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Swift - Introduction to Optionals
Summary
This article talks about the purpose of Optionals in Swift and how to declare them in your code.
 
Table of Contents

Introduction

Optionals

Declaration

 
Article Series
Previous Article: This is the First Article of the Series
This article is part of the Series:
Swift - Optionals
Next Article:
Test Your Knowledge: Swift - Introduction to Optionals

Introduction

In Swift when you declare a variable with a type (without explicitly making it an Optional), it must have a value before it is used. It will not default to nil and cannot hold nil without explicitly making it an Optional.

So, the following code will give an error:

var petName: String
print(petName)

The compiler will say that the variable name is being used before it is initialized. In this case, the variable petName holds a value of String type and after the initialization it cannot be assigned a nil value.

So, the following code also will give an error:

var petName = “Sparky”
print(petName)

petName = nil

Since the petName is assigned a string value (Sparky), Swift will use its built-in Type Inference and make the variable petName of type String. Since it is initialized and contains a value, The print function will print Sparky without any problem.

The problem happens when nil is assigned to petName. Since this variable is of type String, it is always expected to have a String value in it. Compiler errors saying, nil cannot be assigned to type ‘String’.

This is where Optionals come into play.

Optionals

The concept behind Optionals in Swift is that, they can hold one of the two values:

  • No value — non-existence of a value
  • Some value of the type specified

Swift forces you to explicitly say that a given variable can contain a no value. If you have not explicitly mentioned it (by declaring the variable as optional), then it just cannot NOT have a value. This makes the code safe because you can be confident that any operation you do on this variable can expect some value of that specific type to be available in that variable. You don’t need to constantly test for nil on this variable.

In Swift nil denotes the absence of value. And it can be used on any type. Let’s see how an optional is declared in the section below.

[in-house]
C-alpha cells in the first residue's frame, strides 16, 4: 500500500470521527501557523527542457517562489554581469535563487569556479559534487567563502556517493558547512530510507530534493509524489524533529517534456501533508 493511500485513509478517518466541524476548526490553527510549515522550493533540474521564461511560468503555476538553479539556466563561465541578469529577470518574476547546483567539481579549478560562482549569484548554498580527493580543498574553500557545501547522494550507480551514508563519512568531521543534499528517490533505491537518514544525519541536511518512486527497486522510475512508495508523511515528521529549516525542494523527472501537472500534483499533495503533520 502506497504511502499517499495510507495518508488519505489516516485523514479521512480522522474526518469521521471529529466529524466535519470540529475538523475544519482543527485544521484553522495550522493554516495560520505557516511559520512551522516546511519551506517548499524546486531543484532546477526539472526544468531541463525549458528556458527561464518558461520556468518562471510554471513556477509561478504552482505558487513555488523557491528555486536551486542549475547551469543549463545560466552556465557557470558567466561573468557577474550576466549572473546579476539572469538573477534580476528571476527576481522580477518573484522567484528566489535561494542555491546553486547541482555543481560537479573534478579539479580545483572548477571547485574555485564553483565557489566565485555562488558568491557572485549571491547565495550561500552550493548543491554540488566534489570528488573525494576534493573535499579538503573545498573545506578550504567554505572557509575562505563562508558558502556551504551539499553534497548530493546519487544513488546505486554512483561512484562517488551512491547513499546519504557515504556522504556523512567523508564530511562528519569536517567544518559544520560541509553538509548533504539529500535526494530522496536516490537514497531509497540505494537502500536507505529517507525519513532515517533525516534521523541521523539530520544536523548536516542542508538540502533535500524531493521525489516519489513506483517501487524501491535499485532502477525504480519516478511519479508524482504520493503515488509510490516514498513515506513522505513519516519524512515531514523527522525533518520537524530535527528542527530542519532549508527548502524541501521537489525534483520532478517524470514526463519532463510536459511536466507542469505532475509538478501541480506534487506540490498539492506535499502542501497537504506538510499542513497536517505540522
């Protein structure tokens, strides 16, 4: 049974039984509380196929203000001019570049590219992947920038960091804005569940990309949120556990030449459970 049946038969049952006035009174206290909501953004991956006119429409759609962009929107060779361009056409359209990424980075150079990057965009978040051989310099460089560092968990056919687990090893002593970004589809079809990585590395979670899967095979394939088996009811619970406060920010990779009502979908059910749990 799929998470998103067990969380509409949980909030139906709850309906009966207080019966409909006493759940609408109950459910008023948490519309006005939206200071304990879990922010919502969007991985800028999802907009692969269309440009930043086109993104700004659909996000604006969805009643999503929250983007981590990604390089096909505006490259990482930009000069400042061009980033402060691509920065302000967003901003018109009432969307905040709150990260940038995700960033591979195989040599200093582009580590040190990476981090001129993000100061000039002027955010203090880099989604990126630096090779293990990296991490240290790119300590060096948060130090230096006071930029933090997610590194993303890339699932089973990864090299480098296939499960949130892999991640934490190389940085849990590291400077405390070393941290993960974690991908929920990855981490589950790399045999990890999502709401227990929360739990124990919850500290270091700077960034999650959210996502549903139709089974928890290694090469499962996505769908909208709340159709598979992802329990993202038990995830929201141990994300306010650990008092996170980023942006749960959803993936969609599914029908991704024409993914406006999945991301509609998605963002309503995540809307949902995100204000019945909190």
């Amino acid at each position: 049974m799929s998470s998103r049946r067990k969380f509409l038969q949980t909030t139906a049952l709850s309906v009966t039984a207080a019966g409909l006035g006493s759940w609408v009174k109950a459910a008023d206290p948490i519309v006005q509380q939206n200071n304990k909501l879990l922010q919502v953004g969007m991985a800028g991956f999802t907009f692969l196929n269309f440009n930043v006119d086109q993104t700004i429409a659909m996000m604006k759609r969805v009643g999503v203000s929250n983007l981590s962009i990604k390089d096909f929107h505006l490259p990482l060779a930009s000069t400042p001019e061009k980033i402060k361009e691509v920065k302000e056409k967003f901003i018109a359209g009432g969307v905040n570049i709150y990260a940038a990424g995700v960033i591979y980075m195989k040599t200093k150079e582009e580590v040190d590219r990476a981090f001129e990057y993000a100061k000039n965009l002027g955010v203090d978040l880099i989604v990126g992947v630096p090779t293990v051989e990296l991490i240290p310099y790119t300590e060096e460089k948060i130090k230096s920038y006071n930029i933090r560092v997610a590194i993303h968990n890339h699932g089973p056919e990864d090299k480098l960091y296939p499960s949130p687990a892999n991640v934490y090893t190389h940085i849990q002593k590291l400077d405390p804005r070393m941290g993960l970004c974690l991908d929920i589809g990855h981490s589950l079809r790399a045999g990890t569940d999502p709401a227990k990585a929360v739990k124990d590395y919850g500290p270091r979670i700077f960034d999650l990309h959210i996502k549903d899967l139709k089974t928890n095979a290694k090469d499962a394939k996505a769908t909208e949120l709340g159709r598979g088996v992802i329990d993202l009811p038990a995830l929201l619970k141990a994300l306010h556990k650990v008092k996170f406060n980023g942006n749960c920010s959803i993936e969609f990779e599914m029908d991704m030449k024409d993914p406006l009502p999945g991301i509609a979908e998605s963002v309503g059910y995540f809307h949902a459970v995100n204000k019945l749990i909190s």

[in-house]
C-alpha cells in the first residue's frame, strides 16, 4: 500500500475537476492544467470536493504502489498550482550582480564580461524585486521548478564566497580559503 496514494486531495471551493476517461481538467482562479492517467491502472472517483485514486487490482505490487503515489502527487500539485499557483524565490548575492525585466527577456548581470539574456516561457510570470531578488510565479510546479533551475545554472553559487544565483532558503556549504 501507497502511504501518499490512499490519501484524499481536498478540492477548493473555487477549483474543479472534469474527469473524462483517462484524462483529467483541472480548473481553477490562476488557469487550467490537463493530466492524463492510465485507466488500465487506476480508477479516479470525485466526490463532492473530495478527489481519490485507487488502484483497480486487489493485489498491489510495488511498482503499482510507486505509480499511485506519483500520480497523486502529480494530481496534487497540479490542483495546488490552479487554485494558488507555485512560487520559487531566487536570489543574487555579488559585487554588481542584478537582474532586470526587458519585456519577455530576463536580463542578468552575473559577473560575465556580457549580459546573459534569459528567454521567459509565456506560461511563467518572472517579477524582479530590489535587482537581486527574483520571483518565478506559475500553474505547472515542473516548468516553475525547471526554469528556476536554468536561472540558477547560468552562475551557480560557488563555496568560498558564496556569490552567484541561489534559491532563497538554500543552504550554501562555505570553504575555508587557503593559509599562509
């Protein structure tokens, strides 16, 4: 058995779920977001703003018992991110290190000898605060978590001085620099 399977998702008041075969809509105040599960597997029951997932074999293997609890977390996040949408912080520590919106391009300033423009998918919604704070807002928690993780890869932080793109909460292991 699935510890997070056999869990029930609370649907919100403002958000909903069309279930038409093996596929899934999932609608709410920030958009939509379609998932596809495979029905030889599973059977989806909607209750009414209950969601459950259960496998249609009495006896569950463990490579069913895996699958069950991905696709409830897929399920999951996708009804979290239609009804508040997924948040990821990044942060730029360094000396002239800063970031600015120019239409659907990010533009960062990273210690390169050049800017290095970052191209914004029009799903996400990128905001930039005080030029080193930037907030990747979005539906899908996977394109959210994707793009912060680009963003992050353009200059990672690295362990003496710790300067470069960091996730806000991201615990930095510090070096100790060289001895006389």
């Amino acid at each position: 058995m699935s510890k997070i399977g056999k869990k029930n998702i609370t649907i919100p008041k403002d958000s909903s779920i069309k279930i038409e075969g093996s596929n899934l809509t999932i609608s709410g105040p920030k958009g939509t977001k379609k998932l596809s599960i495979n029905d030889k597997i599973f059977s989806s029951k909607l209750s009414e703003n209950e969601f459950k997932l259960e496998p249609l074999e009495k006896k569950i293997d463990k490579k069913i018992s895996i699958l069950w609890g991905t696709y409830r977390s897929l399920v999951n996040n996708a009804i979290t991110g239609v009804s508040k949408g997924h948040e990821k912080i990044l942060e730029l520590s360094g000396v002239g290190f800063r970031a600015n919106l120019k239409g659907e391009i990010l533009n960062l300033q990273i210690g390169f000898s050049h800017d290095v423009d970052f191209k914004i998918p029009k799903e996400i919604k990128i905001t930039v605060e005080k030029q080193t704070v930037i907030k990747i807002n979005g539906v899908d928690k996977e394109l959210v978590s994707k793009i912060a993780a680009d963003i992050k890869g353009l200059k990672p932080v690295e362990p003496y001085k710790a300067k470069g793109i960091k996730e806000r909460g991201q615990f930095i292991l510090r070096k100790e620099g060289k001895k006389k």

Declaration

In order to make a variable (or constant) an Optional, you will put a ? (question mark) next to the type. For example:

var roundScore: Int?
roundScore = 100

roundScore = nil
print(roundScore)
// prints nil

roundScore = 200
print(roundScore)
// prints Optional(200)

Here, you are saying that the variable roundScore is an Optional Integer. That means, it is OK for roundScore to not have a value (i.e. nil) or, if it is going to have some value, it must be an Integer.

So, the type of roundScore is Optional<Int>, not Int. In fact, when you print an optional variable as it is, it will print Optional(value). For example, in the above code, it will print Optional(200) if the Int value inside 200.

You cannot use this value where Int is used without unwrapping (we will discuss this in the next articles). We will also discuss how to safely unwrap an Optional by checking whether there is some value in it first.

You can also make constants Optionals. The constants in Swift are declared with keyword let. Since a constant can be assigned a value only once, there will be an error if you try to change that value at a later point. That is not because it is Optional, but because it is because it is immutable.

let cityName: String?
cityName = "San Francisco"

// Problem here
cityName = nil

In the code above, first time you can assign a city name string to the constant (it can also be a nil). However, you cannot change it after you have assigned it once (because a constant is immutable, whether it’s an Optional or not).

Next we will look at how Swift actually implemented Optionals. After that we will look at forced and implicit unwrapping of Optionals.

Take a Quick Quiz on this Article

1. What can a variable declared as Optional in Swift hold?



: Optional<Type>
Question 1 of 5
Article Series
Previous Article: This is the First Article of the Series
This article is part of the Series:
Swift - Optionals
Next Article:
Test Your Knowledge: Swift - Introduction to Optionals
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